Wind turbine system reliability is one of the most critical factors in the success of the wind energy project. Poor reliability directly affects both the project’s revenue stream through increased O&M costs and reduced availability to generate power due to wind turbine generator (WTG) downtime. A WTG failure or unplanned downtime when wind speeds and/or current market prices are high will negatively impact the business’s bottom line.

Improving reliability and uptime with APM

To improve overall reliability and uptime of WTGs, wind power operators need to make better use of their scattered asset data.

Inputting the breadth of information about WTG assets into an APM system gives operators real-time insights drawn from condition monitoring, IoT sensors, manual data entry, field inspections, and other asset data sources.

Incorporating historical data as well, the APM uses machine learning and advanced data analytics to identify hidden risks and unhealthy aspects of the fleet, enabling the  operator to forecast asset health in the short-, mid-, and long-term.

With the ability to prognosticate what will happen to the asset or its individual components, the operator can increase wind turbine uptime, avoid downtime, and reduce ineffective reactive maintenance practices. Moving to a condition-based maintenance model, the operator can plan to get higher revenues by scheduling needed work during times of low wind energy availability and/or when wind market prices are low.

Maintaining WTGs is challenging and has – with above-mentioned global installed base, led to the formation of a highly specialized industry for WTG O&M. With WTG hub-heights now up to 150+ m above ground, often typically in remote locations, it can take five to ten days to replace key components Yet with APM insights, the operator can identify, prioritize and resolve risks before they materialize.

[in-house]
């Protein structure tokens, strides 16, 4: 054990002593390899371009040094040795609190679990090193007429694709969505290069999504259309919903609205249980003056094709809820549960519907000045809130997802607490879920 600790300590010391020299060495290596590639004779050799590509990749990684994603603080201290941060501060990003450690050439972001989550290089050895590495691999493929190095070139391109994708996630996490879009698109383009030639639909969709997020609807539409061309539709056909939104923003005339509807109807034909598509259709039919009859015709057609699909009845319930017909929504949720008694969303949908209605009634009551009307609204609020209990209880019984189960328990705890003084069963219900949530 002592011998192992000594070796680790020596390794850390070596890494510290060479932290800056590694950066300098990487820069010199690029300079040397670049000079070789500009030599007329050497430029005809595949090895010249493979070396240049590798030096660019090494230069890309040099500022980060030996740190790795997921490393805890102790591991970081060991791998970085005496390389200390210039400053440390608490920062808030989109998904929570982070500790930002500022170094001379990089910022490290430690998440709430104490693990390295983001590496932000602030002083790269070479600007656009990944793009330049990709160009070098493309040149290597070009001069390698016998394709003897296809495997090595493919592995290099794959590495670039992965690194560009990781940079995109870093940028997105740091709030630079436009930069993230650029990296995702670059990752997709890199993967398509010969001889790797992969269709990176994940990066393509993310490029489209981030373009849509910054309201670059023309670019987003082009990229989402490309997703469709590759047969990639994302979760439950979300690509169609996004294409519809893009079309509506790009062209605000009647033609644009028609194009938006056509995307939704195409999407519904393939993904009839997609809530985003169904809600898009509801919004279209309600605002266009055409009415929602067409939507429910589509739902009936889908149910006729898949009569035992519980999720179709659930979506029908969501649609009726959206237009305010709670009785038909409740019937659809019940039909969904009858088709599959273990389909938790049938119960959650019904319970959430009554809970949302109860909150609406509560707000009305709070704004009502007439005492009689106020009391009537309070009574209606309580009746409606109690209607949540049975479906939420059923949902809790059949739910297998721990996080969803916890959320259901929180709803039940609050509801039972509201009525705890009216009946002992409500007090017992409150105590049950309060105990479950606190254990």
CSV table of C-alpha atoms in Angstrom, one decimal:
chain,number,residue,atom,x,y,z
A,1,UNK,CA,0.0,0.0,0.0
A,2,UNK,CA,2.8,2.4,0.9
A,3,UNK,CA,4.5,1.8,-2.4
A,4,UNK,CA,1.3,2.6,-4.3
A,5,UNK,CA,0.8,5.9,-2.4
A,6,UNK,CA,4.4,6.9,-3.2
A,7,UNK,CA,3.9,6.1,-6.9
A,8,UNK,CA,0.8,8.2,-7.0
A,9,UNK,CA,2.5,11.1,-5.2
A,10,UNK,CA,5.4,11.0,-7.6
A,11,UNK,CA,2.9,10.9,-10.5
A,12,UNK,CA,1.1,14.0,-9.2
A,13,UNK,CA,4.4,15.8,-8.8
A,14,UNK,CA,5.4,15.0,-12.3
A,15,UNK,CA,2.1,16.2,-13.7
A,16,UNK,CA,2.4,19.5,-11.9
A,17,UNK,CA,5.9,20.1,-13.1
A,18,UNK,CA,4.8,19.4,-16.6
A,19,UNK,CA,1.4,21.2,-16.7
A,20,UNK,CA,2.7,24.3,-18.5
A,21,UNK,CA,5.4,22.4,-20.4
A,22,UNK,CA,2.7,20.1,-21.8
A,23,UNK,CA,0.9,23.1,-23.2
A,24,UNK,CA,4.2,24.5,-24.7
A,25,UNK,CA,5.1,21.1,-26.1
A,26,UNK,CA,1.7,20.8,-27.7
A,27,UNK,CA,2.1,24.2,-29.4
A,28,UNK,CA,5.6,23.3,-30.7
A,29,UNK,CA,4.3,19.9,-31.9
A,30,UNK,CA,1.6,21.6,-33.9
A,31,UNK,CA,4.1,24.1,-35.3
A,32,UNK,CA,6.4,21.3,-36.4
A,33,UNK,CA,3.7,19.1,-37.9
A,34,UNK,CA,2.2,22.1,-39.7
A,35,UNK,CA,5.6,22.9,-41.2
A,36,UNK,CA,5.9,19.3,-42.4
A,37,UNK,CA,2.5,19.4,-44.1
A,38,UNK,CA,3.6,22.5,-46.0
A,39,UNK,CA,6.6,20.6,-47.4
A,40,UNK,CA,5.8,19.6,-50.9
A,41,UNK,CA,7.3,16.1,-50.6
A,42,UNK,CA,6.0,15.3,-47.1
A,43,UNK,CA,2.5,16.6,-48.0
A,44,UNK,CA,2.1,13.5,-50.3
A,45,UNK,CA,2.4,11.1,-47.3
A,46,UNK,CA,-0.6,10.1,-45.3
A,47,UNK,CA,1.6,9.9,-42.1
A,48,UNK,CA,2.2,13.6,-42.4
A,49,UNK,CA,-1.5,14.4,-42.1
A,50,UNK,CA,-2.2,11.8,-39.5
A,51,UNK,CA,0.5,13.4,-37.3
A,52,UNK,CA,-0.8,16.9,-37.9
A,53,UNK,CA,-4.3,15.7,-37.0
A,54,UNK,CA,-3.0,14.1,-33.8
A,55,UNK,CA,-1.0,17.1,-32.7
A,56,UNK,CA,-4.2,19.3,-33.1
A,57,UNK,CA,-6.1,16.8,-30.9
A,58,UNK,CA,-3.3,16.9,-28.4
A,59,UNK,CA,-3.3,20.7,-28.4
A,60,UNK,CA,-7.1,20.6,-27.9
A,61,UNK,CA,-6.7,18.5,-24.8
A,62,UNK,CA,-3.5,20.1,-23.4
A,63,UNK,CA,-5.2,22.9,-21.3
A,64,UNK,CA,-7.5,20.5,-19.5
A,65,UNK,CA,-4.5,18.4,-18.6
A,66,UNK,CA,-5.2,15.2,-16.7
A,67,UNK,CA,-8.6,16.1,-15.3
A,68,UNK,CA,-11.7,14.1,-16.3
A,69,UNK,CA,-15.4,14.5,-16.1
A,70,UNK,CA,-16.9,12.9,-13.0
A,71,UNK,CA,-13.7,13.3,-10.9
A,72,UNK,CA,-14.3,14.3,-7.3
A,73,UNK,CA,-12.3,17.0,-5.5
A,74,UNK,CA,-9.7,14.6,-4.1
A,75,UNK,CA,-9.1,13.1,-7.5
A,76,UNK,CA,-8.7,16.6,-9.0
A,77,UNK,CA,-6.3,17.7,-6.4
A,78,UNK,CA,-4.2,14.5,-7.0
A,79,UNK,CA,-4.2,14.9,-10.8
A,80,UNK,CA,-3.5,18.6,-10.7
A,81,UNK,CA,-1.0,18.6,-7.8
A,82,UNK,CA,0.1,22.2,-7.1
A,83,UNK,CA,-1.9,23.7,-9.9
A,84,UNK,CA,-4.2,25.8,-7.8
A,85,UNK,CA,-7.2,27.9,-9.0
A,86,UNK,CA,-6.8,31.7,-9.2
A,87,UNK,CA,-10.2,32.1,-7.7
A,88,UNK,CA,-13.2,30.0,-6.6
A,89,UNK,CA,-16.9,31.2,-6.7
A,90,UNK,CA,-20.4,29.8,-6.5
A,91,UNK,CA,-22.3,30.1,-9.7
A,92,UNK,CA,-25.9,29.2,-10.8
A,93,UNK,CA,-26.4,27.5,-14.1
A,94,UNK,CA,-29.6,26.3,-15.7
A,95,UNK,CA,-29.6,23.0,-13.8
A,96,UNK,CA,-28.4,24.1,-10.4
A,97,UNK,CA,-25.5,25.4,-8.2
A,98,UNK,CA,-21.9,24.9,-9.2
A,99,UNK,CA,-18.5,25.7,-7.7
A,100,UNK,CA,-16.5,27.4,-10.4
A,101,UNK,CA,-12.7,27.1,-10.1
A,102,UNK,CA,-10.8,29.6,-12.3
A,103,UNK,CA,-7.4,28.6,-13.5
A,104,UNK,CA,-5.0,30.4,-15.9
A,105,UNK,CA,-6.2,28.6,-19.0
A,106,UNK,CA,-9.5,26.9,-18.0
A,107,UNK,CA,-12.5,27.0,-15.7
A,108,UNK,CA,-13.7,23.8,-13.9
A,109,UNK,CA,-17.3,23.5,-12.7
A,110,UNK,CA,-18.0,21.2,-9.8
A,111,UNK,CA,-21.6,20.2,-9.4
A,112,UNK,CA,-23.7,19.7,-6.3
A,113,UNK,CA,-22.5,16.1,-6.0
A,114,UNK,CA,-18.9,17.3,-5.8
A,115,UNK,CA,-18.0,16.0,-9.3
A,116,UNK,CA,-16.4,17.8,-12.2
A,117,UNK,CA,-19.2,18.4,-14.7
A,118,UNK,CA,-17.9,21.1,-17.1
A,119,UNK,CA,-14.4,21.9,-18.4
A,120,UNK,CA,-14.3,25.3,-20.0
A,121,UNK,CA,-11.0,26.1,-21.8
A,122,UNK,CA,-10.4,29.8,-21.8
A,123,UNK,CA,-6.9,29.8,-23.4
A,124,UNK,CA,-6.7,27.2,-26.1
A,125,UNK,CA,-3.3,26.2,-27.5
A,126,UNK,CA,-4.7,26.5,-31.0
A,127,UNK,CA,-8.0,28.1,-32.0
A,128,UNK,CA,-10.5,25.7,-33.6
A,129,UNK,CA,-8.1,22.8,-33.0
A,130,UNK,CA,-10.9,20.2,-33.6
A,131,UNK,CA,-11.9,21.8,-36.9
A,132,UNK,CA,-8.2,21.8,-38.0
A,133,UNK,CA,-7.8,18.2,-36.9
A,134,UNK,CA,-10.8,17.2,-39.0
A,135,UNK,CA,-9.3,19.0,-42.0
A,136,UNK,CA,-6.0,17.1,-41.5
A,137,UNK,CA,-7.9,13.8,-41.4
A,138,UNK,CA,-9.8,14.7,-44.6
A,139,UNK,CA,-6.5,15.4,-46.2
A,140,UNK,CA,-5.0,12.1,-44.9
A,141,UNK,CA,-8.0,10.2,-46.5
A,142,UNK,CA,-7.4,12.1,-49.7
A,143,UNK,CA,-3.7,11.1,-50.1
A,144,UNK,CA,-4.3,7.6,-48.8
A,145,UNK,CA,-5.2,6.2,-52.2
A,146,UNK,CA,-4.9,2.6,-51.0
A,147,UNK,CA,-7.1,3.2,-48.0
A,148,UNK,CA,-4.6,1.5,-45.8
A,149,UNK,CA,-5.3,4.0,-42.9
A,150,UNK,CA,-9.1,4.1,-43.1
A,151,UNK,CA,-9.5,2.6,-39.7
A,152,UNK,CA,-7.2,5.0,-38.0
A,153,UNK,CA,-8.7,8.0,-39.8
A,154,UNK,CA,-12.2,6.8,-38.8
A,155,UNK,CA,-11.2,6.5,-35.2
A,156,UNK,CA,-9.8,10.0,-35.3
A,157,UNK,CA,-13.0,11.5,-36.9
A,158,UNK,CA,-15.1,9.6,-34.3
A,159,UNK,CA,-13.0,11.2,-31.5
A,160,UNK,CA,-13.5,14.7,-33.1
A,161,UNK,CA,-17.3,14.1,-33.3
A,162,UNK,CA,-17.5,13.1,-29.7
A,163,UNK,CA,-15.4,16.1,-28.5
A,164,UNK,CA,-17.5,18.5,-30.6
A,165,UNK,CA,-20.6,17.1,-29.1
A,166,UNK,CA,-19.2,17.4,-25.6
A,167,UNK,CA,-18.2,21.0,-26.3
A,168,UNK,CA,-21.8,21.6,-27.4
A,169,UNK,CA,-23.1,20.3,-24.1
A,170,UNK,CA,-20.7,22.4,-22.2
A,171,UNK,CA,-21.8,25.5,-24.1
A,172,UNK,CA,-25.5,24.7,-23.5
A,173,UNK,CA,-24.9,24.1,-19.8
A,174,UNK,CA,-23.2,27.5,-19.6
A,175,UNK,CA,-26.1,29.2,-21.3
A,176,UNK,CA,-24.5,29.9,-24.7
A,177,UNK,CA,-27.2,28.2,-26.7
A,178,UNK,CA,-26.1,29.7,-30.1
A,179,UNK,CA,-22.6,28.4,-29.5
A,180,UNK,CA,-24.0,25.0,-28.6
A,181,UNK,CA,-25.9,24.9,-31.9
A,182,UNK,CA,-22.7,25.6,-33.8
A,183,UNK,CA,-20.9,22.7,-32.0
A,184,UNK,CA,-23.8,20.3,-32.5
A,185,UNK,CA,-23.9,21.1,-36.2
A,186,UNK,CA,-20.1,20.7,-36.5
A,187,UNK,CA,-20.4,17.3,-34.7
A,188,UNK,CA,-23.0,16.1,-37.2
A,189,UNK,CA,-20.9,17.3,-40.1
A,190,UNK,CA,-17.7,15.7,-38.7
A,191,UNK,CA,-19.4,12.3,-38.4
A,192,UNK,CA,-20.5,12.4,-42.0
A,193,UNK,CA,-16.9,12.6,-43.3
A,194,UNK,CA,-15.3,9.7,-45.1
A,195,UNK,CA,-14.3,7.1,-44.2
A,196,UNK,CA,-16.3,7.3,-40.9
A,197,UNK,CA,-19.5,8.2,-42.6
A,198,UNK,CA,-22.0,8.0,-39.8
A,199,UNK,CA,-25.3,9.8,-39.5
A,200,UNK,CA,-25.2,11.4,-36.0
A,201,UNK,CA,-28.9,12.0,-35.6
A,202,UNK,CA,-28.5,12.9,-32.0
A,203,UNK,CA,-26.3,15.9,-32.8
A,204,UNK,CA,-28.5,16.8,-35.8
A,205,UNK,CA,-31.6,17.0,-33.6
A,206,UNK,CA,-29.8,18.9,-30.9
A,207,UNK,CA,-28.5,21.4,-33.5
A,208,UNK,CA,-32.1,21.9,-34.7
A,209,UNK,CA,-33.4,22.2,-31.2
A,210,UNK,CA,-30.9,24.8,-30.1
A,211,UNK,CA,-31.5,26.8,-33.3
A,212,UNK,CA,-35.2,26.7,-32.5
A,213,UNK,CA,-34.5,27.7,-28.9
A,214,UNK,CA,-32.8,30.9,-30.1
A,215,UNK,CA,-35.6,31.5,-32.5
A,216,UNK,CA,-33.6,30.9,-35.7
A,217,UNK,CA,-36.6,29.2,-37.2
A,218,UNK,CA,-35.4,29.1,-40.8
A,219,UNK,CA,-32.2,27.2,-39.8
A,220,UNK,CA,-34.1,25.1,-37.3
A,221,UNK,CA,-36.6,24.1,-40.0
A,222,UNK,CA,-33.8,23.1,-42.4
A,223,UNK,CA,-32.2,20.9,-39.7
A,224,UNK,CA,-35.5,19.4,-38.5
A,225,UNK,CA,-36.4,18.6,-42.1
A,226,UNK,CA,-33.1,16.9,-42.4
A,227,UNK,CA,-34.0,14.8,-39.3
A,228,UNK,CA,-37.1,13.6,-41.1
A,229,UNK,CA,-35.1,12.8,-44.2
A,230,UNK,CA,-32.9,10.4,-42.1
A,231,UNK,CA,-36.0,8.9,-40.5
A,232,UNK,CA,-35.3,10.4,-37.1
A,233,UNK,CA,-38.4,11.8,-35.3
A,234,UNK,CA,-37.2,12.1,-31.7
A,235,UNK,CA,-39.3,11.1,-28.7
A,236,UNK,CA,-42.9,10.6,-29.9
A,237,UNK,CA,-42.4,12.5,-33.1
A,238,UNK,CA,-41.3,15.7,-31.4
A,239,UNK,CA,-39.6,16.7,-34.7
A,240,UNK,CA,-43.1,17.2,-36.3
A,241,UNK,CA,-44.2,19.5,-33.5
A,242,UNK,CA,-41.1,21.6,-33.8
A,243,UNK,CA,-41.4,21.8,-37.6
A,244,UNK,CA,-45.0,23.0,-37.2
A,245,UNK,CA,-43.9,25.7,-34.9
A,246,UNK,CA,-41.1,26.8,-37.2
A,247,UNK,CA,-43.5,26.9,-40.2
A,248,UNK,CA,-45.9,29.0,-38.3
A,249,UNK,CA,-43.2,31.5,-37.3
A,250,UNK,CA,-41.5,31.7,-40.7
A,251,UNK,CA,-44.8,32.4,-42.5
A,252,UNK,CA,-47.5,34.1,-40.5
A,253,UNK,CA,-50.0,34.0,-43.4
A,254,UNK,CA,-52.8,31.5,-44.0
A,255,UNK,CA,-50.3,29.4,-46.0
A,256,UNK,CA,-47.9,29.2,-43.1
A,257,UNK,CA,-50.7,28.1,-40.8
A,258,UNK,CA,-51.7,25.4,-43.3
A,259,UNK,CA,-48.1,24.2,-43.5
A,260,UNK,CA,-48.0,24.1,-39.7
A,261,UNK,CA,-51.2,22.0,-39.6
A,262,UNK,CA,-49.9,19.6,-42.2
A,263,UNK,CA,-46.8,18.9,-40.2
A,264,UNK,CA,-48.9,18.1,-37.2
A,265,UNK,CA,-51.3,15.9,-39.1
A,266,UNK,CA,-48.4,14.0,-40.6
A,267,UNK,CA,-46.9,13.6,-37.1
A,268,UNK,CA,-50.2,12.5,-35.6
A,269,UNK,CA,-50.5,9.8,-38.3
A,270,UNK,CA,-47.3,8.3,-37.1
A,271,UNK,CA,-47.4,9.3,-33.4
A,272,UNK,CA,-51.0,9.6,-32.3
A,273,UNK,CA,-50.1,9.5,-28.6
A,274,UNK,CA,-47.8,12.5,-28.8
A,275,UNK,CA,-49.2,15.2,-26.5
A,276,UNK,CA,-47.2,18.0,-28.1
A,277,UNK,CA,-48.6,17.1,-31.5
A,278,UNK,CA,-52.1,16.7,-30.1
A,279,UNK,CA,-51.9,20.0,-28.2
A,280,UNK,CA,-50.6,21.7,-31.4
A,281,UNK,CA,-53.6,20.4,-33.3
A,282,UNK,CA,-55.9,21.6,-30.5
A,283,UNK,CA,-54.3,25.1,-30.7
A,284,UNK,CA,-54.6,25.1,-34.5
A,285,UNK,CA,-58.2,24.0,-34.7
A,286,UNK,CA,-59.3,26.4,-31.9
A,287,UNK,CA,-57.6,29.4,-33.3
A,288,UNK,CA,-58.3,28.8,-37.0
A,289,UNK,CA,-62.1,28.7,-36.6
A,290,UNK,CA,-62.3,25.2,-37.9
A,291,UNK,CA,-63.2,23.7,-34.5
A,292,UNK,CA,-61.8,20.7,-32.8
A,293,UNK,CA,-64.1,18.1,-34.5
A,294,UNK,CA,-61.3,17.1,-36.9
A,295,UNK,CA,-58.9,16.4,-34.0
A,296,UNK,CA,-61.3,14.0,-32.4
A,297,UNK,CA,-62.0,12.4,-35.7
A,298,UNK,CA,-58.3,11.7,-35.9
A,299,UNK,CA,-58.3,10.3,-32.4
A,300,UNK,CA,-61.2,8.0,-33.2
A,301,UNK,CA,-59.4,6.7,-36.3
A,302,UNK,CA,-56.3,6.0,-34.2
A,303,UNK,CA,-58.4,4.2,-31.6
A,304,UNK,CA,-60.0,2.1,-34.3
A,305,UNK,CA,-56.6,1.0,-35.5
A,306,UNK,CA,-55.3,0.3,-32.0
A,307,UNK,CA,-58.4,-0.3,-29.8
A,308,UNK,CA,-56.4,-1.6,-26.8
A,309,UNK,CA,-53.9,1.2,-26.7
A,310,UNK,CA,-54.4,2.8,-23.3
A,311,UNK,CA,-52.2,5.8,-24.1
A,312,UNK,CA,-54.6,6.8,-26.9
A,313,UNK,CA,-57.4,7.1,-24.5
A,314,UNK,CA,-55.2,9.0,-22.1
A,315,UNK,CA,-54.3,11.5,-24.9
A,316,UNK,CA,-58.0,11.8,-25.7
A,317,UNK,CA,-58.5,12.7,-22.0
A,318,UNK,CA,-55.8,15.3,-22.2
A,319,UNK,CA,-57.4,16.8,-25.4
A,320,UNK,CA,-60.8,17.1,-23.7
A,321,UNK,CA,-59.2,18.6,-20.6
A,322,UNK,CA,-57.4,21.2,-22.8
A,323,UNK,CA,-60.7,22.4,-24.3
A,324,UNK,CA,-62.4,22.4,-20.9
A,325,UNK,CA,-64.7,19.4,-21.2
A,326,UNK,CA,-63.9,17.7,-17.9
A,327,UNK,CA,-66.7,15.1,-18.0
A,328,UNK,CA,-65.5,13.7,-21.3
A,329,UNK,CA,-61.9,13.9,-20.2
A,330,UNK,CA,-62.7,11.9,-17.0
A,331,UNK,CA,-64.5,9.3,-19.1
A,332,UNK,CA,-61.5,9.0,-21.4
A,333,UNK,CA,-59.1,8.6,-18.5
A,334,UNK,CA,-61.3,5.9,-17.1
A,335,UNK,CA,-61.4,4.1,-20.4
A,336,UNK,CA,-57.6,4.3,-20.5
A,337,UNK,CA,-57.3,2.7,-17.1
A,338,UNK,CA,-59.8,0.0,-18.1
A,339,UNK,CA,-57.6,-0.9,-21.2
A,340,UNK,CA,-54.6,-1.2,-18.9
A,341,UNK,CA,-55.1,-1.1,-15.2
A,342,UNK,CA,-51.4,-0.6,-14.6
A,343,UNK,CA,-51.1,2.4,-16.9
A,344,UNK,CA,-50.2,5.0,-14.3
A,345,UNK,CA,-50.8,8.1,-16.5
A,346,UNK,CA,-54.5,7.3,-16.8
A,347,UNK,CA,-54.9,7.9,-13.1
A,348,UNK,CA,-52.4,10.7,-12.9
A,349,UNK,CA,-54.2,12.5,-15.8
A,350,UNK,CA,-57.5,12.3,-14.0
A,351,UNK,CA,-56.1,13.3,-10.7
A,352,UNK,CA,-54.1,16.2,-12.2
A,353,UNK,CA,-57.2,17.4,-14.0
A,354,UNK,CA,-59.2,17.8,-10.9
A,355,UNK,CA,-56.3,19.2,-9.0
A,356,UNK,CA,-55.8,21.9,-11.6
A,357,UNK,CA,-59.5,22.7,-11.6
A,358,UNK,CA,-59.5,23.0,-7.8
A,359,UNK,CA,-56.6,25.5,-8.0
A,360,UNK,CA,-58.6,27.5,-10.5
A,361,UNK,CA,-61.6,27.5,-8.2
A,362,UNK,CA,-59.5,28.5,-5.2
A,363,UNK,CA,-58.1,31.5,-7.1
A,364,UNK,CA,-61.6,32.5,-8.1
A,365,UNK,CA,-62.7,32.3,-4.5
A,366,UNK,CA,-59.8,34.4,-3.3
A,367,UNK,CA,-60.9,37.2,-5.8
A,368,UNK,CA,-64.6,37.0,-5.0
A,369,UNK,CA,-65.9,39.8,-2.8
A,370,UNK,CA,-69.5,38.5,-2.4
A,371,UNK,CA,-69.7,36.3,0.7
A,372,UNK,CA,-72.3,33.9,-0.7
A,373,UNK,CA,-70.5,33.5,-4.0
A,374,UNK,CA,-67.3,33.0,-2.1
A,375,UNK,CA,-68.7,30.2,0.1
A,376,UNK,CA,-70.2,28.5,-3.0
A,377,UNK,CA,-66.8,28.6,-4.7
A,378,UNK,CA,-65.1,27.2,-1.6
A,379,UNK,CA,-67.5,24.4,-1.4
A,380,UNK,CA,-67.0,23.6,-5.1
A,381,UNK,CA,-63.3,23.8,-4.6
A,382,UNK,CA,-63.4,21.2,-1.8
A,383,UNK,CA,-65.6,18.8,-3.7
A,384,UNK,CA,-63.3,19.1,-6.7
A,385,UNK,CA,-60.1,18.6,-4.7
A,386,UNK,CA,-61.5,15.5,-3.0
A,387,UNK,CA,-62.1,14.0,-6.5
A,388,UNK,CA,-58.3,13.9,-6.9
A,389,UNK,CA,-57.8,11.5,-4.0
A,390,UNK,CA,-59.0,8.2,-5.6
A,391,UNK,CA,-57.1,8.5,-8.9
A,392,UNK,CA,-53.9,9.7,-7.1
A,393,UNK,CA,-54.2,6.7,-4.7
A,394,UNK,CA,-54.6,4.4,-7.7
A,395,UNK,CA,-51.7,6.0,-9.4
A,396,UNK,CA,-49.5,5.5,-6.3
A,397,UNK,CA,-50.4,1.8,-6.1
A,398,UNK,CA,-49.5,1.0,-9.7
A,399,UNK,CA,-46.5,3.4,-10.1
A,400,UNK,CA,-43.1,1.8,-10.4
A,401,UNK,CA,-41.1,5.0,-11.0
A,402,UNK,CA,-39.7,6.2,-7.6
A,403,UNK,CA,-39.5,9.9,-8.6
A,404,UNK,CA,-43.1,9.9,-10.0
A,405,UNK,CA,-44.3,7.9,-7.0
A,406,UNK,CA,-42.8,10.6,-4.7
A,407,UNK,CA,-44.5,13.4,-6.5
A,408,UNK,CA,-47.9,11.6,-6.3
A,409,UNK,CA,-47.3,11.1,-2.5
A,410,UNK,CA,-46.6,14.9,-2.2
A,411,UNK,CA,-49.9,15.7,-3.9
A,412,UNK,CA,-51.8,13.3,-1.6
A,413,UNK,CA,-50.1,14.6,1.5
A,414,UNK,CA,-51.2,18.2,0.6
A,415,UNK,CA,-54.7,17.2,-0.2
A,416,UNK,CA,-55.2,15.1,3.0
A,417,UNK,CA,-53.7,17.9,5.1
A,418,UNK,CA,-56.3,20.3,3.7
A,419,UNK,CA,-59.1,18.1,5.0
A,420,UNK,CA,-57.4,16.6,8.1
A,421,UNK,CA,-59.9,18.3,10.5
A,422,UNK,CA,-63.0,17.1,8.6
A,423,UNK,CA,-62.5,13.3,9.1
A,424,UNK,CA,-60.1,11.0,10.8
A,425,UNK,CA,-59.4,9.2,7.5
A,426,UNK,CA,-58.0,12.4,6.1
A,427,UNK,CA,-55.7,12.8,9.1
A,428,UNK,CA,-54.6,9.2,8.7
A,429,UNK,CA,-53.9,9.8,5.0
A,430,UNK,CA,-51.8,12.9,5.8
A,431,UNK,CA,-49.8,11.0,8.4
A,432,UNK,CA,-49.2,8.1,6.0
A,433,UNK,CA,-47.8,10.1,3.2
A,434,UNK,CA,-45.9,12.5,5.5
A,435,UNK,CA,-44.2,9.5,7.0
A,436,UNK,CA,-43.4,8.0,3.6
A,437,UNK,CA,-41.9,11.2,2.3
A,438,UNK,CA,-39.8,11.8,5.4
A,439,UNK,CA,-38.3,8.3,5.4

I will talk more about these advantages in my next blog and you may find this discussion of wind power and APM of interest.

Hitachi Energy is uniquely positioned to serve customers for the energy transition. By combining unique capabilities across sustainable energy and advanced digital technologies, we embrace the spirit of innovation that helps us serve our customers.

We provide components to turbine manufacturers as well as everything needed to connect wind farms to the grid. As a leader in the wind industry, we have supplied generators, electrical panels and low-voltage products for more than 40,000 wind turbines worldwide. We have also delivered tens of thousands of transformers and hundreds of wind farm substations.

To discuss your wind power requirements, please contact us today.

Nayan Shetty
Solutions Consultant APAC
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Nayan Shetty is a Solutions Consultant for Enterprise Software Solutions based in Singapore. In his current role, his focus is on value-based selling and providing measurable business values a product or service will bring to the customer. In his previous role as Innovation Catalyst, he was spearheading some of the digital transformation initiatives for clients in Africa, Middle East and Asia. He has a strong technology background and tackles the challenges faced by companies in the Asset Performance Management and Industrial Internet of Things (IIoT) domain. You can connect with him at LinkedIn.